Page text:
My wife doesn’t sit and wait. She’s a take-action type of person.
The other day we were driving home from an appointment as rush hour traffic was building on I-95 — a nightmare — when she checked Google maps and told to me we could save three minutes if we abandoned our I-95 route and juked over to the turnpike instead, though it would take us more westward than we needed to go, away from the beach where we live.
Funny, though, she didn’t want to take either I-95 or the turnpike route. “Both have red sections, let’s get around them.” And she recommended to me a third route that involved cutting eastward on a smaller road lined with traffic lights, then taking the coastal U.S.-1 south.
I complied. But when we finally made it home, I checked my watch for a final tally and announced, “We lost 23 minutes on your route.”
Her quip back was quick, instinctual, triumphant: “But we were moving!”
One definition of action bias I like is:
“Action bias pushes us to act in order to feel good — usually, to act improperly, or at least to act before the right time comes.
In the business world, action bias can lead eager managers to develop solutions for problems that don’t yet exist, or for problems that aren’t fully understood. “Taking action” feels like the right thing to do — almost as a default behavior — even in situations where a methodical, rational analysis may give “do nothing” as the best solution.
One of the most interesting, poignant, and now oft-quoted examples of the action bias comes from a 2007 article in the Journal of Economic Psychology, which showed how an analysis of 286 penalty kicks revealed the optimal strategy for a goalkeeper to employ in defending them.
That optimal strategy turned out to be: Stay in the center. Don’t dive left or right.
But guess what… goalkeepers, in reality, tend to act. They either dive left, or they dive right. They rarely stay put in the center of the goal.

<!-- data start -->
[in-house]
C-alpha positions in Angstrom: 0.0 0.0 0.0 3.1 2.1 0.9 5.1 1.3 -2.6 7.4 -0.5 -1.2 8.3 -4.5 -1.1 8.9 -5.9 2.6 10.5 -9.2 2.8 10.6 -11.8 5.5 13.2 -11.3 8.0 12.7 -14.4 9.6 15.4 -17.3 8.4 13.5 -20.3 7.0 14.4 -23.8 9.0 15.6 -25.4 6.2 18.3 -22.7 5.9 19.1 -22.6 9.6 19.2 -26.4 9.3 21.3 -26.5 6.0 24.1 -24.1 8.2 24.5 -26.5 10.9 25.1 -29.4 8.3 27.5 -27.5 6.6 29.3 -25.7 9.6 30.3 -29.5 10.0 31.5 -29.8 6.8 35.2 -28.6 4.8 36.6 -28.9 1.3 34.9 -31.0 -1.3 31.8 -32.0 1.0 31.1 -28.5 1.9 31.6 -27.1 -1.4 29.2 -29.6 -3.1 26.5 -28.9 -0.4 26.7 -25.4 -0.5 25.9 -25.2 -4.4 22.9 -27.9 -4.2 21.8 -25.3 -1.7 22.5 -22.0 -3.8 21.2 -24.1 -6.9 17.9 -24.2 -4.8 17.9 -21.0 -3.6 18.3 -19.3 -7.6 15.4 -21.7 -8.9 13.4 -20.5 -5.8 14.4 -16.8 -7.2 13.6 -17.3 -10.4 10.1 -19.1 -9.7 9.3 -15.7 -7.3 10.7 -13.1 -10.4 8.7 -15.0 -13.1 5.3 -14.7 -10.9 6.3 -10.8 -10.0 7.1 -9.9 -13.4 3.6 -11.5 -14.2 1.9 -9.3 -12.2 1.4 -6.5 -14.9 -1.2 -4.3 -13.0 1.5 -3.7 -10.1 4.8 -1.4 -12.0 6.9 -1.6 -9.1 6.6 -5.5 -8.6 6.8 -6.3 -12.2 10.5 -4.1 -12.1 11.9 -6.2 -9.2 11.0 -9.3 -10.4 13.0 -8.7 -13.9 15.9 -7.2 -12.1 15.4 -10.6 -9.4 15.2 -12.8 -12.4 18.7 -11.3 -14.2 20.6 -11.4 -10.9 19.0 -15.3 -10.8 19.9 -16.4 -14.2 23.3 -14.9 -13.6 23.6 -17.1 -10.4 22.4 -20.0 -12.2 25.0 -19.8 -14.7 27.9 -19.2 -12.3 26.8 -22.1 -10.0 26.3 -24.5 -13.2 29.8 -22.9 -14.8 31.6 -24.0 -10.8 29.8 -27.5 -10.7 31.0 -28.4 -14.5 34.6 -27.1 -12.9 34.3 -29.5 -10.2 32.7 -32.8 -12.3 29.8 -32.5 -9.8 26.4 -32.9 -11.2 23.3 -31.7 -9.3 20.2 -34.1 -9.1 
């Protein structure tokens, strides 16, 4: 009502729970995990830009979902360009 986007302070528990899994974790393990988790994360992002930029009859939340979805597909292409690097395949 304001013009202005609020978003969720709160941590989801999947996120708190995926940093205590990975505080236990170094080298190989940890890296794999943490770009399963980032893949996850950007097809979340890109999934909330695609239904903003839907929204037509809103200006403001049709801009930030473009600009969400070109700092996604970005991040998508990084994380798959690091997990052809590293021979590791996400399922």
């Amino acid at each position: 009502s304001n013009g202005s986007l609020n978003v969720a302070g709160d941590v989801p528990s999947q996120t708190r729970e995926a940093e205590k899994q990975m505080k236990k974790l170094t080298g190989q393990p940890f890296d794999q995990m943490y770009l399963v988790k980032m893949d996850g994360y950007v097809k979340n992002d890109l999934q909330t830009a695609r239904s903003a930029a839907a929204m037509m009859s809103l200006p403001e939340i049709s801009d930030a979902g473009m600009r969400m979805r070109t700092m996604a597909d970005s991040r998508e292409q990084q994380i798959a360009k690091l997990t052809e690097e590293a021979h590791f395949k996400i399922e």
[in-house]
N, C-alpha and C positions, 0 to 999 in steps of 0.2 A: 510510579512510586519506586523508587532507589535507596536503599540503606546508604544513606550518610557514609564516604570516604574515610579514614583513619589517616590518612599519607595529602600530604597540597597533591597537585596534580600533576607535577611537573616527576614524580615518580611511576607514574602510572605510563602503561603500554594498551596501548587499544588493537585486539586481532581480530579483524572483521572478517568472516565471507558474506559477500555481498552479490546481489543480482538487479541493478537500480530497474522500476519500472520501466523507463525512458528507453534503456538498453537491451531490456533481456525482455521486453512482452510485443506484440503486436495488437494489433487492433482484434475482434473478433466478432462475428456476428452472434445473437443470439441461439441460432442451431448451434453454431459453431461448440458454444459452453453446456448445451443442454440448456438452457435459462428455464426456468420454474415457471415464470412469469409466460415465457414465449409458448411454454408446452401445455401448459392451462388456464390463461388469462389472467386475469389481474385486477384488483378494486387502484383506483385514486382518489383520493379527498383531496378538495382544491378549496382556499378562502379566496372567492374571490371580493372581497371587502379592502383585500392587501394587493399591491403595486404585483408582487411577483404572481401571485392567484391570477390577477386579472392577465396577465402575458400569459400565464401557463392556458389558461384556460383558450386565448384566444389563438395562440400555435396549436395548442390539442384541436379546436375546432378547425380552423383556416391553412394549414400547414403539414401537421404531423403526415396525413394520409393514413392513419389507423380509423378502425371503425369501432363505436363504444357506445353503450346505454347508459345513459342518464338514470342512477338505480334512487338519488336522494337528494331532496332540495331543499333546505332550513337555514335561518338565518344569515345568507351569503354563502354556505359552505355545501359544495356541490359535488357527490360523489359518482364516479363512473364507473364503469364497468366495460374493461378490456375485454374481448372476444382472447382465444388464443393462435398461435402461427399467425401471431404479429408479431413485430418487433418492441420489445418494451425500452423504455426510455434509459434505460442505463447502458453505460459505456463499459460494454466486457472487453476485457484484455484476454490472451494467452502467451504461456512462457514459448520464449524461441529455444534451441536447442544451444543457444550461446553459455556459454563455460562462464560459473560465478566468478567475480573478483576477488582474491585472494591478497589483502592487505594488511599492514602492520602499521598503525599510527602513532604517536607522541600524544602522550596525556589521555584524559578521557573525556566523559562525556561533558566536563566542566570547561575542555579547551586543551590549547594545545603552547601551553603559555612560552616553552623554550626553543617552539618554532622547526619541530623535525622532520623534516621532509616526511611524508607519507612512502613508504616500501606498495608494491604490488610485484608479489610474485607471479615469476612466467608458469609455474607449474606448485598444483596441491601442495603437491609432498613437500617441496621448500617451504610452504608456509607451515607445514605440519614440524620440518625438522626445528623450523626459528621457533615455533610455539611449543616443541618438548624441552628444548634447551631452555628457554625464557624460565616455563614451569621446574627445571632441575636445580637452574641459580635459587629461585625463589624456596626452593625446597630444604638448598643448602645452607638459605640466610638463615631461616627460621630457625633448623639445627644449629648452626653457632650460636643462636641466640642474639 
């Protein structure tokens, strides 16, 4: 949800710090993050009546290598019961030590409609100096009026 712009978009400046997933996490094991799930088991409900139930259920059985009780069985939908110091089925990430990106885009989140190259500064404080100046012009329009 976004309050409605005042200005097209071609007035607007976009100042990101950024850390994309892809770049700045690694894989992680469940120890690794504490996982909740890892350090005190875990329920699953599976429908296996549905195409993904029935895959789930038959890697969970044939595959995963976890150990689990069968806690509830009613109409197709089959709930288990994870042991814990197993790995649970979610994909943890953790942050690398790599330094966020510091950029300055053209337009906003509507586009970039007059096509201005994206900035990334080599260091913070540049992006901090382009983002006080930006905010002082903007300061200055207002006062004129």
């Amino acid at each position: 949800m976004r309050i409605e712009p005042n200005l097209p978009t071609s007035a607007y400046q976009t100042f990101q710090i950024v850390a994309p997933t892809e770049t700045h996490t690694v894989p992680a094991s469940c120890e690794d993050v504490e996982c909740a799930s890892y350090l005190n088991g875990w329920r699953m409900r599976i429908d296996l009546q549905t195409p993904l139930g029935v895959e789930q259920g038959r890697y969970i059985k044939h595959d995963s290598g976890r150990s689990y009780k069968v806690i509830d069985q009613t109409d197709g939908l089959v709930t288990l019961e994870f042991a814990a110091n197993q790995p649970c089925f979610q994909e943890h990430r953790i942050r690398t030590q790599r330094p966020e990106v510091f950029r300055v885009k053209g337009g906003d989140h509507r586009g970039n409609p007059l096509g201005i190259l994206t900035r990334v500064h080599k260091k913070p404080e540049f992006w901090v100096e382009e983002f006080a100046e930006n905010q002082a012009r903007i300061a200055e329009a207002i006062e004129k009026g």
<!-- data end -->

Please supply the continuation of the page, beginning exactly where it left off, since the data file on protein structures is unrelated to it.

The paper’s authors offer a simple explanation for this (in my words): If the goalkeeper fails at blocking the penalty kick, he will feel less worse about himself if he at least made a dive attempt. Staying in the center and failing to block the kick creates the worst of all feelings for the goalkeeper.
And if you think about it, that’s probably how the crowd of fans would react to a goalkeeper who merely stayed put in the center and missed the block, too. “Do something!” we’d yell at him.
Or as my wife would say, “Move!”
I recently wrote about action bias to my 10X Profits readers, since it’s been nearly a year since we made our last “switch” trade.
I explained how our lack of action might have been seen as unacceptable if I had promised them “two trades a month,” or similar. But instead of that arbitrary action-based goal, our primary objective is to maximize profits during both major bull and major bear moves. And considering we’re now up more than 70% on our current risk-on trade — in the super-charged “bull” ETF I shared with you last week — we’re clearly meeting that goal.
How Much “Action” Is Right for You?
One of my favorite things about the pursuit of investing is that it’s a personal endeavor. What’s best for me isn’t always what’s best for you, and vice versa.
The amount of time you have available to devote to investment research… whether your goals are short-term or long-term in nature… whether your goal is to earn the absolute highest return, or the best risk-adjusted return…
These variables are personal to you and will affect your choice of investment strategy, and therefore how much “action” you’ll be required to take in the markets in a given week, month or year. And this is why I’m so excited about my new Millionaire Masterclass, I put together to help simplify investing and provide you with one of my favorite investing strategies.
For some folks, my relatively inactive 10X Profits model may do just the trick. Our goal is to catch the meat of major bull market rallies and bear-market crashes, even if we simply ending up passively riding one of those trends for a long while.
For others, a more tactical and hands-on approach may be more fitting. In Cycle 9 Alert, we’re adding new positions every few weeks, constantly rotating through a four- to six-position portfolio of option contracts that we hold for two to three months at a time.
I’d say it’s “goldilocks” active — just enough, but not too much.
And then there’s my Green Zone Stocks newsletter, where I run both a monthly rebalanced portfolio of major market ETFs and a weekly “Hotlist” email of poised-to-perform stocks and ETFs… often with 50 or more tickers that are worth looking into.
In the end, you should always choose an investment approach that is well-suited to your individual needs and preferences. It’s certainly OK to be a so-called “active investor,” but you shouldn’t merely make a number of trades just for the sake of action.
While you might be motivated by action bias and the thrill of the hunt, in the end your profitability is dependent on you taking the right actions at the right times.